Those who risked writing biographies of Stravinsky suffered his specialwrath, as he would studiously read and comment on most every issue an authormight raise. The marginalia in his copy of Frank Onnen's 1948 monograph,retained in the Sacher Stiftung, is typical of the composer's runningcommentary: "Why to write such useless books? Yes, useless and full of mistakesand wrong information." He meticulously corrected spellings, transliterations,and dates in red and blue pencil. When Onnen mentioned Stravinsky's"Serenade in A Major," the composer answered, "Never!—just in A." Anyinstance of sentimentalizing a work meets with protest as well. Of the EbonyConcerto, written for Woody Herman in 1945, Onnen said, "It is a deeply movingpiece over which lies the sadness and the melancholy of the blues, the oldlaments of a race that was from generation to generation oppressed and downtrodden."In response, the composer underlined the passage in red and addedone of his favorite markings, "!?!"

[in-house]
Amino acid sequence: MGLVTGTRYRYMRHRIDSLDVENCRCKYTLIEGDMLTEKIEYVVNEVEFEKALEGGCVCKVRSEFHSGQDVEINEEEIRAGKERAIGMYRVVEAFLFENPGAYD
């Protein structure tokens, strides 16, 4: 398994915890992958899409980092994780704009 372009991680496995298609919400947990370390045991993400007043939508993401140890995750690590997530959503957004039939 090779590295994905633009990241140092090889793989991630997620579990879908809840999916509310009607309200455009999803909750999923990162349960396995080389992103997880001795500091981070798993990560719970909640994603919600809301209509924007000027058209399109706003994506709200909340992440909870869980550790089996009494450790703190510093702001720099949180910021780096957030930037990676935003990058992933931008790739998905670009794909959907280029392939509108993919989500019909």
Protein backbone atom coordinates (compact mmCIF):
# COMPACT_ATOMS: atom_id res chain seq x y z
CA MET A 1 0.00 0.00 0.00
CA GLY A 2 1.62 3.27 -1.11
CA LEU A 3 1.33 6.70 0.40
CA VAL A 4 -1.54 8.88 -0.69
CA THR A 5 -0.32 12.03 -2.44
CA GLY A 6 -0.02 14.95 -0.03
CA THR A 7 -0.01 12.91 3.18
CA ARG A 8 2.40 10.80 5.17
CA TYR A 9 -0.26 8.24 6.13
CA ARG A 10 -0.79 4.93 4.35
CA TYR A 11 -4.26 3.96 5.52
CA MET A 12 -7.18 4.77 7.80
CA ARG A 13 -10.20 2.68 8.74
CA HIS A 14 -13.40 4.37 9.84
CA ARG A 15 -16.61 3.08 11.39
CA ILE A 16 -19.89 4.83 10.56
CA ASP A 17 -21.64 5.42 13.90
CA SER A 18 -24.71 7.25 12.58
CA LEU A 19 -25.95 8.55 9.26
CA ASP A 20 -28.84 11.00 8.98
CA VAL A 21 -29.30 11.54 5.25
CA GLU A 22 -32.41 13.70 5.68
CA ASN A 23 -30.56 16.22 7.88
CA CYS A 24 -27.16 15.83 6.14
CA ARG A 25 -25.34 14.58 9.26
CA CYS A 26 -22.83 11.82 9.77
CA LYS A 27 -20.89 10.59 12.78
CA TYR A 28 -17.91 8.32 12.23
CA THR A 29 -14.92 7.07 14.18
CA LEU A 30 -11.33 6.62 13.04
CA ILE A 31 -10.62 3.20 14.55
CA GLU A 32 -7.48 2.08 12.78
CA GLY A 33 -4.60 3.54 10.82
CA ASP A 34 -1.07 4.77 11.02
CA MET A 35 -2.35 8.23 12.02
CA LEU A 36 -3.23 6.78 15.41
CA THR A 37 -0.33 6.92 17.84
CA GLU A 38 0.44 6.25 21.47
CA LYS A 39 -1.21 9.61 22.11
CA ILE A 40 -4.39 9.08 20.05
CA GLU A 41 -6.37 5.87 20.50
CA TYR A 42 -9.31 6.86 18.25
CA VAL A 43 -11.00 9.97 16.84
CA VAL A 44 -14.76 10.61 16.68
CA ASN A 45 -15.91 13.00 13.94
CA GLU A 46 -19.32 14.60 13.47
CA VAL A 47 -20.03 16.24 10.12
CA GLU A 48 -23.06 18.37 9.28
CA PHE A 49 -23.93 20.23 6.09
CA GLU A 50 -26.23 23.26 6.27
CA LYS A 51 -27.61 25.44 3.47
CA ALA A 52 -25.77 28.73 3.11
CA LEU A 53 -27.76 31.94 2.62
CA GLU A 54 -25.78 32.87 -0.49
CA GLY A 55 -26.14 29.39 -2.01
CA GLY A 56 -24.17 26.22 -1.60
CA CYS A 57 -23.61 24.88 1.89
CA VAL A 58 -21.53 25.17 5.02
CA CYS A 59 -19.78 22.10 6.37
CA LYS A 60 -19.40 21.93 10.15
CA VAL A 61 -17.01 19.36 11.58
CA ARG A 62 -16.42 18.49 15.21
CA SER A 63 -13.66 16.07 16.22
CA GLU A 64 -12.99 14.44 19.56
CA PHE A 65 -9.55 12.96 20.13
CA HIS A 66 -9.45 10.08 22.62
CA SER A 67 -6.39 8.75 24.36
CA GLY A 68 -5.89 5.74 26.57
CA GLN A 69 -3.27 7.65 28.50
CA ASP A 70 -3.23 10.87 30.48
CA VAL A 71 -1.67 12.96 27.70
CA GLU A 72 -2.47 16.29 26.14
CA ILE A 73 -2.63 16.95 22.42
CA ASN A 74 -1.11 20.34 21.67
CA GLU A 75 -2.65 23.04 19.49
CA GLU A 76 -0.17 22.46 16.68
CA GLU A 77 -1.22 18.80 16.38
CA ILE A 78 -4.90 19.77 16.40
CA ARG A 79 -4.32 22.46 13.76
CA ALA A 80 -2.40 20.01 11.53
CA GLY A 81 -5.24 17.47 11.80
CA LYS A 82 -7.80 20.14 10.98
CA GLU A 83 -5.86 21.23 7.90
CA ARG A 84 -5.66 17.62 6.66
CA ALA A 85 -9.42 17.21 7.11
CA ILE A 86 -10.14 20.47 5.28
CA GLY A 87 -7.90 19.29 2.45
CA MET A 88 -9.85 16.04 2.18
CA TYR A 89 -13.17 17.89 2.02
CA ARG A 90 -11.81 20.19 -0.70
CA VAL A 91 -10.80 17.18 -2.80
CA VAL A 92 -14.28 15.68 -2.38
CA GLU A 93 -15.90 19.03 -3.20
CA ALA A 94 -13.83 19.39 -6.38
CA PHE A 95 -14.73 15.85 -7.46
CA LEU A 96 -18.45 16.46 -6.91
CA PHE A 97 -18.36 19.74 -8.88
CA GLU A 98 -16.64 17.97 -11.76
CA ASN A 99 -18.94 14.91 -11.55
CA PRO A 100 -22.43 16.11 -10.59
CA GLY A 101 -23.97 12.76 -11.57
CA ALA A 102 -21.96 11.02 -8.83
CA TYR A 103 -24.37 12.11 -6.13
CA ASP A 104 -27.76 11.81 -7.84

Yet nowhere is Stravinsky's outcry huffier than in a firestorm of criticismaimed at Eric Walter White, for many years considered the composer's mostreliable and comprehensive biographer. When a friend of Stravinsky's praisedWhite in 1947 as an "ardent admirer" and his work as generally complimentary,the composer retorted: